First, let me say that there is much to commend in this film. It almost goes without saying that the direction was superb. Ang Lee beautifully portrays human passions and complicated emotional situations visually, a skill essential to conveying the intensity of the taciturn Ennis Del Mar (played to perfection by Heath Ledger). Lee also does a great job of bringing out the tensions (sexual and otherwise) in a number of awkward encounters. In addition, as writer Lydia Marcus put it in her review on Planeout, Lee “gets across the painful message of just how hard it was — and I’m sure still is for many — being gay in the middle of Americana.”
The shots of the Wyoming wilderness (well, actually Alberta) were beautiful and some of the performances, notably Ledger’s were outstanding. I believed that he had fallen for Jake Gyllenhaal‘s Jack Twist and that his character, aged with his makeup. Not only that; he did a great job of showing his character’s conflict as he recognized the reality and endurance of his feelings for Jack.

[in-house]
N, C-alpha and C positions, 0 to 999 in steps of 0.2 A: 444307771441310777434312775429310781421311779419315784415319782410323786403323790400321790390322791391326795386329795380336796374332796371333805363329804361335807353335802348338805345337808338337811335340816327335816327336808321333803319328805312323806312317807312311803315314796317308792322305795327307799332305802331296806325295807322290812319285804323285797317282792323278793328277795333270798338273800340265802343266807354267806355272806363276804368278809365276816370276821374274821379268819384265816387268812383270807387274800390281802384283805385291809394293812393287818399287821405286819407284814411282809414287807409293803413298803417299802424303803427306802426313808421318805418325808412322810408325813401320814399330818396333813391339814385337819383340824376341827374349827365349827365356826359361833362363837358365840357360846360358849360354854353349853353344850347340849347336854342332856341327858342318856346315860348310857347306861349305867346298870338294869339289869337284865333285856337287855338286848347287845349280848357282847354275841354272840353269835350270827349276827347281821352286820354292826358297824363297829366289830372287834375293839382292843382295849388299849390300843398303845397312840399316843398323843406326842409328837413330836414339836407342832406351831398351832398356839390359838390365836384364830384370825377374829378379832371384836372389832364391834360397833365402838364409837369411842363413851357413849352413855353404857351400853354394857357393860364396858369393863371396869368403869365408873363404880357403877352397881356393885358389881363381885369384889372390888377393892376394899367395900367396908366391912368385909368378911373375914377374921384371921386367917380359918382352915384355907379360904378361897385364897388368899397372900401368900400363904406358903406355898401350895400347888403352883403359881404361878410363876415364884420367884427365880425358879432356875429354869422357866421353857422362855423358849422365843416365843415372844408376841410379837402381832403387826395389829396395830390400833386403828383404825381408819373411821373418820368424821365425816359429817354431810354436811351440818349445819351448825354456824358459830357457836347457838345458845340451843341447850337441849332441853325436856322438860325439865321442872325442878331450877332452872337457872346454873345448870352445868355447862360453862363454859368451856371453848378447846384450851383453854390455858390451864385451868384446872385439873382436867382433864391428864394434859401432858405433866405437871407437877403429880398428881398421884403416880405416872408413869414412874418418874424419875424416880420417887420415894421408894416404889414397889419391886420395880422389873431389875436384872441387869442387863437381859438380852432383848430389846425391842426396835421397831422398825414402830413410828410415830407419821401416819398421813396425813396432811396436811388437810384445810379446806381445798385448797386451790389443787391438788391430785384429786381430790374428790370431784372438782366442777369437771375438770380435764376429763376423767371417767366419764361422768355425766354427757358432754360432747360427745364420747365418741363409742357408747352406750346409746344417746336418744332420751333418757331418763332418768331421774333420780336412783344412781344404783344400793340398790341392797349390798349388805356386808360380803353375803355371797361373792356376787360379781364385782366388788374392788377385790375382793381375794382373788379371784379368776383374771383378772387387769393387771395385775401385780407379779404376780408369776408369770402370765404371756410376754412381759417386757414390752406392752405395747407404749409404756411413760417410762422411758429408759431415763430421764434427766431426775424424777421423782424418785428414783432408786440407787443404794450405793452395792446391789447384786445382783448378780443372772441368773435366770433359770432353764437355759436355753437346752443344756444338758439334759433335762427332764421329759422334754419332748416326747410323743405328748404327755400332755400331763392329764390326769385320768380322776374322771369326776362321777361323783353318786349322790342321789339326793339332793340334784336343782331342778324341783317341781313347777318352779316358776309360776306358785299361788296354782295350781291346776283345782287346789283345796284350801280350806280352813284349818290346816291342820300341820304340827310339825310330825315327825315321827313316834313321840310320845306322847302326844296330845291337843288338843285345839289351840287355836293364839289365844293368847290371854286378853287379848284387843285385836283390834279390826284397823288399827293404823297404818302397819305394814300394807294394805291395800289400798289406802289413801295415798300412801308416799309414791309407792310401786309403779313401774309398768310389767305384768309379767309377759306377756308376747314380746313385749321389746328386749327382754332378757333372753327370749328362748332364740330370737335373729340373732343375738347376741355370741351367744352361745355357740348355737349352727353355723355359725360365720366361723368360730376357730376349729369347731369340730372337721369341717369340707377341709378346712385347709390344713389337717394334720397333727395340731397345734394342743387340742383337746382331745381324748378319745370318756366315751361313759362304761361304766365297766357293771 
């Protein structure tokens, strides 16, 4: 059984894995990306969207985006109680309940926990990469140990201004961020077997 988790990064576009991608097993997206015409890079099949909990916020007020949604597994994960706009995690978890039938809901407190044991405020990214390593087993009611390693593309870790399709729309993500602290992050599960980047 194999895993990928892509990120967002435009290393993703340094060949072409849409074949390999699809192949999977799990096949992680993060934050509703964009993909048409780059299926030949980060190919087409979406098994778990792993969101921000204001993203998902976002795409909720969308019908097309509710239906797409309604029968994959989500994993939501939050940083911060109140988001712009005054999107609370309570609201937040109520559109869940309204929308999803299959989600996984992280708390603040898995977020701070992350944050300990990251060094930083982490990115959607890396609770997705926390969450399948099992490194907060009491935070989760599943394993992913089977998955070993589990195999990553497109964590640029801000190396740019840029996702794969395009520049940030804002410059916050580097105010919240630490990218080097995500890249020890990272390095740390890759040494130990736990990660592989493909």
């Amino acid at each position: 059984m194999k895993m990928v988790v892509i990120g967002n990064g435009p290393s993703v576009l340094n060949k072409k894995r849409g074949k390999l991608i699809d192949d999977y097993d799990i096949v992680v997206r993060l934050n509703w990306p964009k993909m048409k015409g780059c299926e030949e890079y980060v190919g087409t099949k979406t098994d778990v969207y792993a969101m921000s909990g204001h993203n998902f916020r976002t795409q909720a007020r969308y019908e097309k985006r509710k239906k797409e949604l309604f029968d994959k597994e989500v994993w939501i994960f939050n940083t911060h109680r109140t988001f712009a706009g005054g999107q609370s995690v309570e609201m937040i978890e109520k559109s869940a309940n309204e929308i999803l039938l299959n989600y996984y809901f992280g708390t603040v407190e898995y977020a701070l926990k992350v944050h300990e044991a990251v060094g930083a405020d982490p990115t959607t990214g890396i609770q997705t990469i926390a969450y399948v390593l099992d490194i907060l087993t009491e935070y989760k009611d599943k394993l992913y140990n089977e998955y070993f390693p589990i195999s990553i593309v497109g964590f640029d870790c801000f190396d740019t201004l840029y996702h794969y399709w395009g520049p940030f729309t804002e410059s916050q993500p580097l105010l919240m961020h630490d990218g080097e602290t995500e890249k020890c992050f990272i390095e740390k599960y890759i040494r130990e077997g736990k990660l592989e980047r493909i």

I wish I could say Jake showed a similar emotional shift. At times when he professed his love for Ennis, it seemed that he was like so many men we all have met, just using a romantic line in order to bed the object of his desire.
Playing Ennis’ wife, Michelle Williams also delivers an impressive performance. And the film had its tender moments. But, the pace of the film was glacial, particularly the opening third. Had I not known in advance this was a love story, I wouldn’t have figured out what was going on.
I was most convinced that Heath’s Ennis was in love when he was waiting for Jack’s arrival — or suffering from his absence. Indeed, it wasn’t until he was alone (after their first summer together) that I understood his emotion. That’s not to say I didn’t believe him when he was on screen together with Jake: I just didn’t believe the feeling was mutual. In his scenes together with Jake, he was more convincing as the film progressed.
While this film has been greatly hyped and while many have hoped that with an “A list” director and two “A list” stars, this film about gay love might have crossed over to straight audiences, outside of cities like New York and LA, I don’t think many straight people will go out to see it. I continue to hope that Hollywood will one day produce gay film that will appeal to straight audiences. But, despite its many good qualities, Brokeback Mountain is not that film.
-Dan (AKA GayPatriotWest): GayPatriotWest@aol.com